Director Qualifications

 

We believe that our directors should have the highest professional and personal ethics and values, consistent with our longstanding values and standards. They should have broad experience at the policy-making level in business or banking. They should be committed to enhancing stockholder value and should have sufficient time to carry out their duties and to provide insight and practical wisdom based on experience. Their service on other boards of public companies should be limited to a number that permits them, given their individual circumstances, to perform responsibly all director duties for us. Each director must represent the interests of all stockholders. When considering potential director candidates, the Board also considers the candidate’s character, judgment, diversity, age and skills, including financial literacy and experience in the context of our needs and the needs of the Board.

 

Family Relationships

 

None.

 

Involvement in Certain Legal Proceedings

 

Our directors and executive officers have not been involved in any of the following events during the past ten years:

 

Any bankruptcy petition filed by or against such person or any business of which such person was a general partner or executive officer either at the time of the bankruptcy or within two years prior to that time; 

Any conviction in a criminal proceeding or being subject to a pending criminal proceeding (excluding traffic violations and other minor offenses); 

Being subject to any order, judgment, or decree, not subsequently reversed, suspended or vacated, of any court of competent jurisdiction, permanently or temporarily enjoining him from or otherwise limiting his involvement in any type of business, securities or banking activities or to be associated with any person practicing in banking or securities activities; 

Being found by a court of competent jurisdiction in a civil action, the SEC or the Commodity Futures Trading Commission to have violated a Federal or state securities or commodities law, and the judgment has not been reversed, suspended, or vacated; 

Being subject of, or a party to, any Federal or state judicial or administrative order, judgment decree, or finding, not subsequently reversed, suspended or vacated, relating to an alleged violation of any Federal or state securities or commodities law or regulation, any law or regulation respecting financial institutions or insurance companies, or any law or regulation prohibiting mail or wire fraud or fraud in connection with any business entity; or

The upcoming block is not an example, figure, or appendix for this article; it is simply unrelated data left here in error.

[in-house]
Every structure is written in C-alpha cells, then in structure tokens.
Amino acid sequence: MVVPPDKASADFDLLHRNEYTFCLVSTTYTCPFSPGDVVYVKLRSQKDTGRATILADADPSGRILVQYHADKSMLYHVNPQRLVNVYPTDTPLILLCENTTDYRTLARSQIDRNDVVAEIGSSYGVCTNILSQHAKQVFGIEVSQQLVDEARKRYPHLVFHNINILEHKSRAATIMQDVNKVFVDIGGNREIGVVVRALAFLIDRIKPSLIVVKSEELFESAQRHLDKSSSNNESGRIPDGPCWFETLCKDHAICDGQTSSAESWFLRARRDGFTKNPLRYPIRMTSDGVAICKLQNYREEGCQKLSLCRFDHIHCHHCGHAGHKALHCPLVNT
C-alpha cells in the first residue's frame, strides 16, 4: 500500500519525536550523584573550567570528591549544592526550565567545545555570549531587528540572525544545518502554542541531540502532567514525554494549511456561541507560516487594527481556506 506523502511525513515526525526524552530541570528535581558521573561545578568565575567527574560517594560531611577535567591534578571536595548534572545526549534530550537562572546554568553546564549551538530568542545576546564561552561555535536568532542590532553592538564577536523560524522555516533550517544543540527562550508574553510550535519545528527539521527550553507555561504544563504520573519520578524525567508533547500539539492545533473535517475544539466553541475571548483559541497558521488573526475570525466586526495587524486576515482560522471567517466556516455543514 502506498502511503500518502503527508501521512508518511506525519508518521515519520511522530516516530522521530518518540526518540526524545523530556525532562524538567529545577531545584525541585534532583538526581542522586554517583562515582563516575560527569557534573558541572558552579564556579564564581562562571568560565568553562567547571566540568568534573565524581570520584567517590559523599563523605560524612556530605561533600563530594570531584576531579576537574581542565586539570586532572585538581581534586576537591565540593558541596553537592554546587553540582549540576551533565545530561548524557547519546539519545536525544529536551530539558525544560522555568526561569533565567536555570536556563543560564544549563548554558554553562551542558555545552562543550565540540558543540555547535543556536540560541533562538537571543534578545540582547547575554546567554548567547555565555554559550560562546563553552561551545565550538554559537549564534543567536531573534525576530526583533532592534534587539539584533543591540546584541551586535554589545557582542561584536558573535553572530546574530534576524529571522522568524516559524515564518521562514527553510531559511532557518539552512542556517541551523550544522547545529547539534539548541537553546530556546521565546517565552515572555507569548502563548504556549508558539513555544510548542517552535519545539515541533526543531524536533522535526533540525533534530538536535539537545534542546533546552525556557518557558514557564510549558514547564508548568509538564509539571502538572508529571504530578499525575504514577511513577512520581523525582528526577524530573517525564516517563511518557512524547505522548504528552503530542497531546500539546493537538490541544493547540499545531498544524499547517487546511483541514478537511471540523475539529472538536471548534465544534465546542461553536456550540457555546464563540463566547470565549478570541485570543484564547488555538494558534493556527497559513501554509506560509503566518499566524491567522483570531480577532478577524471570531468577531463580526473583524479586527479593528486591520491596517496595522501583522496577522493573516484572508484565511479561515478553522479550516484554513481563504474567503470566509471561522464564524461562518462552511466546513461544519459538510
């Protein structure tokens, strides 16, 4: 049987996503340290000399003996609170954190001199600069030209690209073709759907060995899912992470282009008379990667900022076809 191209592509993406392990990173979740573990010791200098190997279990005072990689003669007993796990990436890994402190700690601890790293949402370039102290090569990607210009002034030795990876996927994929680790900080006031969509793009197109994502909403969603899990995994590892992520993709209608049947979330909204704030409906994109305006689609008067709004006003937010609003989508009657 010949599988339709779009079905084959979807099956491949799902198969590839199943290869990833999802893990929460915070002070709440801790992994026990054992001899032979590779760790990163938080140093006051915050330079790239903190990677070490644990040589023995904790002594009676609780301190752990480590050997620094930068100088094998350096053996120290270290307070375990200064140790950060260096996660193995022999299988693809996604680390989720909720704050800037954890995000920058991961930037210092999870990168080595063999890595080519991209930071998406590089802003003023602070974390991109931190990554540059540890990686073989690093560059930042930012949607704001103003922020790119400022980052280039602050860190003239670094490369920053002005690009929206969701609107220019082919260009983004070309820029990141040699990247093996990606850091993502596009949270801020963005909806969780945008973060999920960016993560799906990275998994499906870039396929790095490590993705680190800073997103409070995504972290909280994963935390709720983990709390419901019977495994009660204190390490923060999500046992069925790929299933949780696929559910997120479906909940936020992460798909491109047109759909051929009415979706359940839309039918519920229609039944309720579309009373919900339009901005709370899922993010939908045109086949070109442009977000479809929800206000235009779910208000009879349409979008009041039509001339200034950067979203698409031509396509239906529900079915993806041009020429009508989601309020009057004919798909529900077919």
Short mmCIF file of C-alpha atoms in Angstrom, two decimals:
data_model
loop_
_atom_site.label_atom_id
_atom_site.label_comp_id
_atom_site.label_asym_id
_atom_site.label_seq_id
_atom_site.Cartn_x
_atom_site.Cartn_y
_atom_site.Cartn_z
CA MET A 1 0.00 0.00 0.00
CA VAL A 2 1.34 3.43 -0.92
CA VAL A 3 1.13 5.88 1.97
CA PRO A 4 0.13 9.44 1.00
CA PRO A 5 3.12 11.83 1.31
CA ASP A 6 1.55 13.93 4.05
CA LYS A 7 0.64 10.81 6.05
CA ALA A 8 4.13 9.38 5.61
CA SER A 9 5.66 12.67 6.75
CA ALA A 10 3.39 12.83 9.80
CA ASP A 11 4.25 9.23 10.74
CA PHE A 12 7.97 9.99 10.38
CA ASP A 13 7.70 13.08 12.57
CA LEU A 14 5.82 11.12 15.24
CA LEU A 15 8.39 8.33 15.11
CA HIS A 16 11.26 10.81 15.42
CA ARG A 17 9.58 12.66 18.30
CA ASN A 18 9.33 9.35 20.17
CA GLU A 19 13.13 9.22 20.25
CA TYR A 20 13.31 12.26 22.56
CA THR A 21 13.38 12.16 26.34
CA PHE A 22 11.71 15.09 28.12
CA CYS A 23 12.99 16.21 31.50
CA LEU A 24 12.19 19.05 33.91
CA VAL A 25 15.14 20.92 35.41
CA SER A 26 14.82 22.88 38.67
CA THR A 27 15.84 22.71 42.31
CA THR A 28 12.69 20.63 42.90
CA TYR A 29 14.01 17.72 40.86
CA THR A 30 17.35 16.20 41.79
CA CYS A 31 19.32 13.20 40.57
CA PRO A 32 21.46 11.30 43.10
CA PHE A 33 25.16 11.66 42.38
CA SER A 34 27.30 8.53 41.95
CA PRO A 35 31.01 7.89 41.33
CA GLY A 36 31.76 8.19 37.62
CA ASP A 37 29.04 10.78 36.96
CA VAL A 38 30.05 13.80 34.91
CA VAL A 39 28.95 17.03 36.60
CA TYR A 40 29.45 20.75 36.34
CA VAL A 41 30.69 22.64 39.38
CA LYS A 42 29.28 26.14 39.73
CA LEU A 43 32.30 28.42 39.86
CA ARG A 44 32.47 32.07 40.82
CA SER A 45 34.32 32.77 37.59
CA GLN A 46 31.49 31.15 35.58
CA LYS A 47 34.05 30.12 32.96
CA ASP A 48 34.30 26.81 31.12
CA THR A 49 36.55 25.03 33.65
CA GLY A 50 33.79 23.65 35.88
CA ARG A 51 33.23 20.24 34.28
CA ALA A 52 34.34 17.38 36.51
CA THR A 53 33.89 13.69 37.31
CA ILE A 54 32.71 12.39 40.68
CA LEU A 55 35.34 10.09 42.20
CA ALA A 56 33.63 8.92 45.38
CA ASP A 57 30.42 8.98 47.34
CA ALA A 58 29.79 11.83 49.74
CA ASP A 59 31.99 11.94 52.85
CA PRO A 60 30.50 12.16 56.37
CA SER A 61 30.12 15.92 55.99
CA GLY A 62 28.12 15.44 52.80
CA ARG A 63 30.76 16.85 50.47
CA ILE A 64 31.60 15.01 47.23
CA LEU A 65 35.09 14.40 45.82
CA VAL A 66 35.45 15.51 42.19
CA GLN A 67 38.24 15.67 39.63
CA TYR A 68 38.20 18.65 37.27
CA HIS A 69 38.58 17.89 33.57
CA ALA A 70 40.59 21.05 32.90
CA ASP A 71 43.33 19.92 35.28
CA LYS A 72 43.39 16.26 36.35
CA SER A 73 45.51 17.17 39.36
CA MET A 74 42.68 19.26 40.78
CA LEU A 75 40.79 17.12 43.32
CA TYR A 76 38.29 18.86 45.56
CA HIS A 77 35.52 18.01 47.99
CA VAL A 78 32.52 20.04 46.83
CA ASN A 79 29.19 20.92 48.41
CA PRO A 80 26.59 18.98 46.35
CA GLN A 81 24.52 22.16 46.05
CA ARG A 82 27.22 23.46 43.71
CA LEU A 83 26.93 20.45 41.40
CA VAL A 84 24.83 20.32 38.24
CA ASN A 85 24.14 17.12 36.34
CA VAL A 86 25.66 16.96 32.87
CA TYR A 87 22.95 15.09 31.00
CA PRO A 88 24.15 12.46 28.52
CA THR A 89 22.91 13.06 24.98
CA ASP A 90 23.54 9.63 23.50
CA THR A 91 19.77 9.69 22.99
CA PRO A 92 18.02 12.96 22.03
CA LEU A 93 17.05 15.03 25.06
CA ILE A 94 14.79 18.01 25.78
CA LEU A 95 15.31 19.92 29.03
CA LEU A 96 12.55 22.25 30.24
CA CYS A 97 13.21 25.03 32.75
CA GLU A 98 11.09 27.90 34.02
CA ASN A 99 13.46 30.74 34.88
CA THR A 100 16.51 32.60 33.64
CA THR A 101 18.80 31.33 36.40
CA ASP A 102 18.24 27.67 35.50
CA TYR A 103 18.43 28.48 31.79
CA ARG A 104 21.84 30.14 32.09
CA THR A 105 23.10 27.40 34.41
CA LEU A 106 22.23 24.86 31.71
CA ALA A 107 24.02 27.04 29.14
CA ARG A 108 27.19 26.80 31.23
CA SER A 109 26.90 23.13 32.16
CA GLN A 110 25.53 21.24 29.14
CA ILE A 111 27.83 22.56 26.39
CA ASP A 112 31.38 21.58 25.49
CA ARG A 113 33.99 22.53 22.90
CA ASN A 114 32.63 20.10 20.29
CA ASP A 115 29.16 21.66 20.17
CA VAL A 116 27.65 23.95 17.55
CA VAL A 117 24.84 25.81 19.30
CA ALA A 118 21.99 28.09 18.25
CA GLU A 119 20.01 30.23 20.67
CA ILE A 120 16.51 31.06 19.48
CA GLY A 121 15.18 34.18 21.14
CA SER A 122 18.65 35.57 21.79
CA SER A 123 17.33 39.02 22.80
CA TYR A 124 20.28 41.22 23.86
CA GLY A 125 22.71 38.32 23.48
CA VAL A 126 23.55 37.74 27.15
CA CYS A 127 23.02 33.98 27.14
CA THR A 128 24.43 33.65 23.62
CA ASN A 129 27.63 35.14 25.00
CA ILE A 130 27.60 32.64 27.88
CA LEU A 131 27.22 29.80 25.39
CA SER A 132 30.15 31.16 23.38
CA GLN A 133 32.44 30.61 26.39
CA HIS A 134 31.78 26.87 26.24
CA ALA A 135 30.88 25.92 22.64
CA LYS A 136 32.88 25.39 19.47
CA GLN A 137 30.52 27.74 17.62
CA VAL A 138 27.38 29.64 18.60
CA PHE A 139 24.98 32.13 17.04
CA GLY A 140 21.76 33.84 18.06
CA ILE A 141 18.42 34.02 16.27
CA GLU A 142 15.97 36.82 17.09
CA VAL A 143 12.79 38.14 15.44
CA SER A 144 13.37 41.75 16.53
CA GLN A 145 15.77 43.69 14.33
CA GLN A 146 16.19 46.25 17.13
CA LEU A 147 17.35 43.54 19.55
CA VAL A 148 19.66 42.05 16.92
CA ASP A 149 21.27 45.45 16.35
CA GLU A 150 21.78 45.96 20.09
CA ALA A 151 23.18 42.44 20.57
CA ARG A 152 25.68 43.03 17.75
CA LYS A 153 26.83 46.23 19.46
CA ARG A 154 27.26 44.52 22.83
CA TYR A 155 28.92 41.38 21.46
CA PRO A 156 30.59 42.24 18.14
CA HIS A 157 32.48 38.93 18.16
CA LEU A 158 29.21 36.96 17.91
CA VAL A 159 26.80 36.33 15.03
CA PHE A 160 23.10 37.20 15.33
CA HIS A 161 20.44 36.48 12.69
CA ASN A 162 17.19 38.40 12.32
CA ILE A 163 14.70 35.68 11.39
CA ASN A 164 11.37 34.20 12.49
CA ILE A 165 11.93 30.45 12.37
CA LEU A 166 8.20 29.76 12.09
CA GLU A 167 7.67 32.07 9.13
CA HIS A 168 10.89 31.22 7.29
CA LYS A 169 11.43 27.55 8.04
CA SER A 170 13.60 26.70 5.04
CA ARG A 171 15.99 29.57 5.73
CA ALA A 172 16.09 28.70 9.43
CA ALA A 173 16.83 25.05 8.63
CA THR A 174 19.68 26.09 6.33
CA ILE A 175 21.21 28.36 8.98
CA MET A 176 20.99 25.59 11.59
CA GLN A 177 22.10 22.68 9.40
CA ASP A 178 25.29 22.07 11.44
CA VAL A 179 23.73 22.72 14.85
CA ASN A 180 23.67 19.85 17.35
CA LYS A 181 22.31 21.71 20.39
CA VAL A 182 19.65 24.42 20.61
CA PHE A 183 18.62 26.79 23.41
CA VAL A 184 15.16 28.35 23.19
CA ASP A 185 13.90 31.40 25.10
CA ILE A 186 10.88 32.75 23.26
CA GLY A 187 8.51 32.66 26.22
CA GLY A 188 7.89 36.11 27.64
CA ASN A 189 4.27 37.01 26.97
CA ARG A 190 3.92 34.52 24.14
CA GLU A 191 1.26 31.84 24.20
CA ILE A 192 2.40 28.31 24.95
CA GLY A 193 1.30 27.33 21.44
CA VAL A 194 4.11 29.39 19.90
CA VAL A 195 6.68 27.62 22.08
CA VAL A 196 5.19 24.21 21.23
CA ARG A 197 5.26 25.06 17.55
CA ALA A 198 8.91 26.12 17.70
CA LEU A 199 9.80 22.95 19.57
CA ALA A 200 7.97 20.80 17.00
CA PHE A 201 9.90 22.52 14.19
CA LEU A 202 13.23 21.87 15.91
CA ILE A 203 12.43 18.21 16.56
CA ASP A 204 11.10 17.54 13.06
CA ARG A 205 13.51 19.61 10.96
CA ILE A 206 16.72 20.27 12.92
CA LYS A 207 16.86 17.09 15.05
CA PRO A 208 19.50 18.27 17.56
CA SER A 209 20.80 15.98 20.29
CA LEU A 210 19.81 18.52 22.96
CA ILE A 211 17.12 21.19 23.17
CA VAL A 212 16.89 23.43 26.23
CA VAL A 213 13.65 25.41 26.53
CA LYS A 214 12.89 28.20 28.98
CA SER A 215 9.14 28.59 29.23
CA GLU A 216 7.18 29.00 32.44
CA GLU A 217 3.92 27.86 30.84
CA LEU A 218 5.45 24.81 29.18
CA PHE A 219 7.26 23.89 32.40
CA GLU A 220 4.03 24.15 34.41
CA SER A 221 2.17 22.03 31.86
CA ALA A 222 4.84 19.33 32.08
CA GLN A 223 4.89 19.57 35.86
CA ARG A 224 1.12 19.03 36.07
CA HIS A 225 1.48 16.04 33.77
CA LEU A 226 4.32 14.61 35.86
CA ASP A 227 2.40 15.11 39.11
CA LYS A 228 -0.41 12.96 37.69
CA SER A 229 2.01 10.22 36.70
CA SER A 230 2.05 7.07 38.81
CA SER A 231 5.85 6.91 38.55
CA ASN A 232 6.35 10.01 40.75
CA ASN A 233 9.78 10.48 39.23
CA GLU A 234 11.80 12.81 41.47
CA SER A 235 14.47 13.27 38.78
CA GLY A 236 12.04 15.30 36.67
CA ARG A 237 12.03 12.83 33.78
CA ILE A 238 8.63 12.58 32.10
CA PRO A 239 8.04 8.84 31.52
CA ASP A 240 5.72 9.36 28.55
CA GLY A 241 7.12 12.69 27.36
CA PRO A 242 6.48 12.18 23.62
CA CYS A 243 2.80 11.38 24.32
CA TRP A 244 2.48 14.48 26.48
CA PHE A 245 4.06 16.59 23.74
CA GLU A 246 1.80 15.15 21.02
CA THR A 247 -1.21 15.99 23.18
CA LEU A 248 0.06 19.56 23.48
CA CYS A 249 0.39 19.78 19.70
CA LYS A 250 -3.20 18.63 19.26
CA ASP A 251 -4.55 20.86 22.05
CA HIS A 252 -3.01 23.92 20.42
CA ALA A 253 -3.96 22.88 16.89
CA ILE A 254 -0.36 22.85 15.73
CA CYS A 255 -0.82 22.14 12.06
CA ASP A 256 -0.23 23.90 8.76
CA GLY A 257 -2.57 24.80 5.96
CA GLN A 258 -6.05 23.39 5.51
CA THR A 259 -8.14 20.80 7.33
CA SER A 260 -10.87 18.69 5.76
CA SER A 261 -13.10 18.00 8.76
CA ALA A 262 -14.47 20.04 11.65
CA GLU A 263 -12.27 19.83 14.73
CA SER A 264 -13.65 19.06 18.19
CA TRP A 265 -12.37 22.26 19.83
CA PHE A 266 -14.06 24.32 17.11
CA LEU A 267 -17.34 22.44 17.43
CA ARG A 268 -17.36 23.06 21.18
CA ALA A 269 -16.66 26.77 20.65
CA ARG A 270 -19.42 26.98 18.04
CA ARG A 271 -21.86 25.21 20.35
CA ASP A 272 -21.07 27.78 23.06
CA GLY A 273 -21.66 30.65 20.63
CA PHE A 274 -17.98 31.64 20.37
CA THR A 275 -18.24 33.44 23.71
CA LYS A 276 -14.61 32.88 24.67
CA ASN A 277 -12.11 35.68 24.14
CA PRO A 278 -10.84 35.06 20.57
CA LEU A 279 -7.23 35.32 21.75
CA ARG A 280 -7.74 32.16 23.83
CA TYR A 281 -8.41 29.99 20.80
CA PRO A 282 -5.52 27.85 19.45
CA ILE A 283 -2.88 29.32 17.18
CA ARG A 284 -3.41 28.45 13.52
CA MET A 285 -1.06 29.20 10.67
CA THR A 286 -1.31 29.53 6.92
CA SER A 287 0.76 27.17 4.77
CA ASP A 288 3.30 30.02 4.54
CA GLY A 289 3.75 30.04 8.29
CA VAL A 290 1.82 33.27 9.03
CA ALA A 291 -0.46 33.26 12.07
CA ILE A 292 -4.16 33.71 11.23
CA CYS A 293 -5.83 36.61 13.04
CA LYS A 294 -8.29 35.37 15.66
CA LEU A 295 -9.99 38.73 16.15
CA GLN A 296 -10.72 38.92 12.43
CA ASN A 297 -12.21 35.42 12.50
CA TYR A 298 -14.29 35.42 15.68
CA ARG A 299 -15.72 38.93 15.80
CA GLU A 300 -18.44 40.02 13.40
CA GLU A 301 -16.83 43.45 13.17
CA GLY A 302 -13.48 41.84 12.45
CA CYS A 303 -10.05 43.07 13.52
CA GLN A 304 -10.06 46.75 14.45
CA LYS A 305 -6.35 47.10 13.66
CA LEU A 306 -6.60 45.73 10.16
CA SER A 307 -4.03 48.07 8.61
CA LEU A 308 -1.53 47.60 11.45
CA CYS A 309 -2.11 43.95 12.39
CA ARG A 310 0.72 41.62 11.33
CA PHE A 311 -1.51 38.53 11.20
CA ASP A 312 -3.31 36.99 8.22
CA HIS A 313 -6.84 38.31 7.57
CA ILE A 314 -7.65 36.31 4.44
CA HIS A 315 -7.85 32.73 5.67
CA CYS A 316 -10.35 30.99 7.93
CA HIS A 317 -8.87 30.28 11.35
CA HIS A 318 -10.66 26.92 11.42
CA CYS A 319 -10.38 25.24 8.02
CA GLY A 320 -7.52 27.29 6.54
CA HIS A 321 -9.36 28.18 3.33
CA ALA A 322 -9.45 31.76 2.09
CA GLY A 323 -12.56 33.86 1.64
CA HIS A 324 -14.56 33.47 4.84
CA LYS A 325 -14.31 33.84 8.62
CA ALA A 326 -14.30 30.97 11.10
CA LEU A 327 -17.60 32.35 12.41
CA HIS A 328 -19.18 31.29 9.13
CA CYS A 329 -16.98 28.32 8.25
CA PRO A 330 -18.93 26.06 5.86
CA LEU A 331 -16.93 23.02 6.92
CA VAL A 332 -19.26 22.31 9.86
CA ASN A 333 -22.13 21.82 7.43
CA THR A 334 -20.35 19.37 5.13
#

Being subject of or party to any sanction or order, not subsequently reversed, suspended, or vacated, of any self-regulatory organization, any registered entity or any equivalent exchange, association, entity or organization that has disciplinary authority over its members or persons associated with a member.  


20



Code of Ethics

 

The Company has not adopted a Code of Ethics and Business Conduct. Management intends to adopt a Code of Ethics and Business Conduct in the near future.

 

Term of Office

 

Our directors are appointed to hold office until the next annual general meeting of our stockholders or until removed from office in accordance with our Bylaws. Our officers are appointed by our Board and hold office until removed by the Board, absent an employment agreement.

 

Conflicts of Interest

 

Since we do not have an audit or compensation committee comprised of independent directors, the functions that would have been performed by such committees are performed by our directors. The Board has not established an audit committee and does not have an audit committee financial expert, nor has the Board established a nominating committee. The Board is of the opinion that such committees are not necessary since the Company is the early stages of operations. The Company has one director, and to date, such director has been performing the functions of such committees. Thus, there is a potential conflict of interest in that our sole director and officer has the authority to determine issues concerning management compensation, nominations, and audit issues that may affect management decisions.

 

Section 16(a) Beneficial Ownership Compliance Reporting